Madagascar elections: what happened next? An update from Emilie Filou.


Emilie Filou

A month and a half has passed since Madagascar’s new president, Hery Rajaonarimampianina, was sworn in and the results of the parliamentary elections were validated by the electoral court. Yet Madagascar seems no closer to having a new prime minister and a government.

Many expected the new PM to be nominated shortly after the national assembly’s first session on 18 February but the omission of a key word in the 2010 constitution has thrown members of parliament and constitutional law experts alike into a furious debate. The key word is “absolute”, in relation to the majority required in parliament to nominate the Prime Minister.

The constitution simply says that it is the party with a majority in parliament who has the right to nominate the premier (who must then be approved by the president). In the current context, this privilege falls to MAPAR, the party supporting coup leader Andry Rajoelina, who won 76 seats out of 151 in parliament. This has been widely disputed by constitutional experts, who argue that a relative majority would make it impossible to govern.

Case in point, a coalition of 95 MPs opposed to MAPAR set up the Plateforme pour la Majorité Présidentielle (PMP, Platform for the Presidential Majority) in a bid to claim absolute majority in parliament and trump MAPAR’s PM nomination.

Both MAPAR and PMP have therefore put forward a candidate: MAPAR has suggested Haja André Resampa, former general secretary of the presidency during the transition, while PMP has nominated Rolland Jules Etienne, a disqualified candidate in the first round of the presidential elections (who, incidentally, nominated Rajaonarimampianina as his replacement in the presidential race).

The president has so far refused to choose. He’s agreed with the principle that MAPAR should have the right to choose but he’s asked that the party consult with other political entities. Current Premier Jean-Omer Beriziky, who is popular with the international community, is thought to be favoured by the president, although MAPAR isn’t so keen. Rajoelina for his part announced earlier last month that he would no longer seek the PM’s job after it became clear that the president was keen to distance himself from the transition regime.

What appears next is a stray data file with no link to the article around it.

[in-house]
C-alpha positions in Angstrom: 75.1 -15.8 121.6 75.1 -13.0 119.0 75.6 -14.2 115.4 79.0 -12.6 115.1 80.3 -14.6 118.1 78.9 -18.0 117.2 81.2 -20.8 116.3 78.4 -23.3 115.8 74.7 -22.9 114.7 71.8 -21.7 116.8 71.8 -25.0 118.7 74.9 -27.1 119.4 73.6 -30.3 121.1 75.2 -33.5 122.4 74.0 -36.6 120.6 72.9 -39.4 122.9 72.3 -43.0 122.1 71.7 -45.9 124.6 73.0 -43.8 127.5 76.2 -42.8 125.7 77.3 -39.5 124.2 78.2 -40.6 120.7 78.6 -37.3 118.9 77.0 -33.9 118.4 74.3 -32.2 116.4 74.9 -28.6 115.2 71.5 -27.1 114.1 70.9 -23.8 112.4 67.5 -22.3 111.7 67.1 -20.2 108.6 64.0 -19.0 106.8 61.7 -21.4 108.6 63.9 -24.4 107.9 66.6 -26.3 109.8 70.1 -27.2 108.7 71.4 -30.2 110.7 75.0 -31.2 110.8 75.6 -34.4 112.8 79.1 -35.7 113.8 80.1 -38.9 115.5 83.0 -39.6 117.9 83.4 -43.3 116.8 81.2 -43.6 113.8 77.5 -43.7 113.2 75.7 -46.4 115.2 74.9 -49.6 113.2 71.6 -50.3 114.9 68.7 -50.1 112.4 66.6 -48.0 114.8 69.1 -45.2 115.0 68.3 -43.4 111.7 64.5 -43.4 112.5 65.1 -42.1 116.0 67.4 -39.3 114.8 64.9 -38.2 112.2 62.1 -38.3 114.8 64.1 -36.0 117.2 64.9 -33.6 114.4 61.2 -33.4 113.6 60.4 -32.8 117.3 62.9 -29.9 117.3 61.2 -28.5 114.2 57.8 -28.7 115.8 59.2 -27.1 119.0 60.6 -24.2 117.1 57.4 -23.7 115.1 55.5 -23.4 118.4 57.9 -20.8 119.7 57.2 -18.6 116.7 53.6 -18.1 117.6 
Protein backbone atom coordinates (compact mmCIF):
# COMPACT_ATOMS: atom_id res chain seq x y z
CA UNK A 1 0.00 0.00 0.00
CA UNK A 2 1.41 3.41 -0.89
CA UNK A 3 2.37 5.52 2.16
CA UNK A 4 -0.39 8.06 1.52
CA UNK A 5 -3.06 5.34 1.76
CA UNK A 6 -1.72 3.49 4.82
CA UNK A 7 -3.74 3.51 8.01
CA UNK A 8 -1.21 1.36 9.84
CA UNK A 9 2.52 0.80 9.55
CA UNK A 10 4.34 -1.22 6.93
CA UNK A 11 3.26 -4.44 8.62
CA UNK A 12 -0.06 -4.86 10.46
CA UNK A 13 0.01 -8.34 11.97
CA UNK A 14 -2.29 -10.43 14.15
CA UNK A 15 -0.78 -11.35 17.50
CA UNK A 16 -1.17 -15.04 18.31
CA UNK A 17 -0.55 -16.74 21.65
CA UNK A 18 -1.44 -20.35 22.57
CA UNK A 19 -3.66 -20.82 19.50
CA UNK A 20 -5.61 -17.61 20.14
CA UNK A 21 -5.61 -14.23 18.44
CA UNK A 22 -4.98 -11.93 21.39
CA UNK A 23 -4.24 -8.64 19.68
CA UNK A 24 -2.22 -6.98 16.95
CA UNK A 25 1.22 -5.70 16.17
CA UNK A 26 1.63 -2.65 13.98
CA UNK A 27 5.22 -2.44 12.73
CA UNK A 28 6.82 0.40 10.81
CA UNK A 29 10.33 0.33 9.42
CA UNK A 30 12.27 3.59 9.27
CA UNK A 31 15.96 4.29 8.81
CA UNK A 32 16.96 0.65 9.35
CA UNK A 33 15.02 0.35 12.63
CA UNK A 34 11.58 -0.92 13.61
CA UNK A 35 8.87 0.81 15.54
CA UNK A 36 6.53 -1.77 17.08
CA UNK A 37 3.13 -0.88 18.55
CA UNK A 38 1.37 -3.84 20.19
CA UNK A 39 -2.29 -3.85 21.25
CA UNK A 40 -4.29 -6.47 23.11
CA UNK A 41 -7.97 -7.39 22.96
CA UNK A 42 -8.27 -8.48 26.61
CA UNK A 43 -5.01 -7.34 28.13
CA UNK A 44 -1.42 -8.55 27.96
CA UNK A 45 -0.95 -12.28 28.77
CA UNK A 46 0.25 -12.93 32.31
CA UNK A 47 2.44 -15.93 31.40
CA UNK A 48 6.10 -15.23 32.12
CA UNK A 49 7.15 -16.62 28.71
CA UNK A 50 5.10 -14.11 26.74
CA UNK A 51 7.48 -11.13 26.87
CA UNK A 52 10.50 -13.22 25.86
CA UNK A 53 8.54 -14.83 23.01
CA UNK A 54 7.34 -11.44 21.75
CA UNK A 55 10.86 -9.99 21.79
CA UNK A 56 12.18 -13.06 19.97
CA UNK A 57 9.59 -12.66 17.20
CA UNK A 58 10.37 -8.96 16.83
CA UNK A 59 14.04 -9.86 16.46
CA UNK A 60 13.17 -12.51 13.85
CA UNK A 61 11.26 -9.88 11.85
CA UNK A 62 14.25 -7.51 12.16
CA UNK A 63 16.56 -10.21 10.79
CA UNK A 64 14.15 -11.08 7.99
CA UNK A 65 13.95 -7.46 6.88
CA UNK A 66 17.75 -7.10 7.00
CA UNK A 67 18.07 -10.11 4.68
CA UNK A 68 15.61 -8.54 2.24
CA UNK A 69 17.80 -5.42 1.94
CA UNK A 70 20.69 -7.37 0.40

There is no deadline in the constitution by which the president must choose a Prime Minister and given the importance of the appointment, it’s unlikely Rajaonarimampianina will rush. Madagascar will have to wait a while longer for the post-coup era to start in earnest.

Read our previous blog on our Madagascar event


5 things we didn’t know about Madagascar


Sarah Nicholas

On Thursday morning, we welcomed journalist Emilie Filou for a breakfast briefing on Madagascar – an island which is hugely under-reported in the English language press, and that even Africa experts often know little about. Emilie’s presentation was packed with new information; these are the updates which particularly stuck in our mind:

1.       The cost of Madagascar’s political crisis

The political coup in 2009 had a huge impact on the economy – the World Bank estimates that the cost of the crisis has reached about $8 billion. While Madagascar still lags behind its neighbours on the African continent, it is beginning to recover.

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2.       A turning point?

The confirmation last week (17 January) of Hery Rajaonarimampianina as the first officially elected president of Madagascar in five years has been greeted with cautious optimism by the international community. Hery’s choice of Prime Minister will be the most significant indication of whether anything will truly change under his leadership. If the country can take advantage of its strategic location between growing Asian and African markets and its cheap workforce, it could still return to the pre-coup growth rates of 6-7%.

3.       Out of the crisis rises opportunity

– A backlog of 4,000 mining permits and 223 oil exploration licenses have accumulated since the crisis, as well as a huge backlog of infrastructure and construction projects

Agribusiness is beginning to benefit from new foreign investment, and with 90% of the population employed in agriculture and 70% of the island’s land used for arable, there is great potential in this secto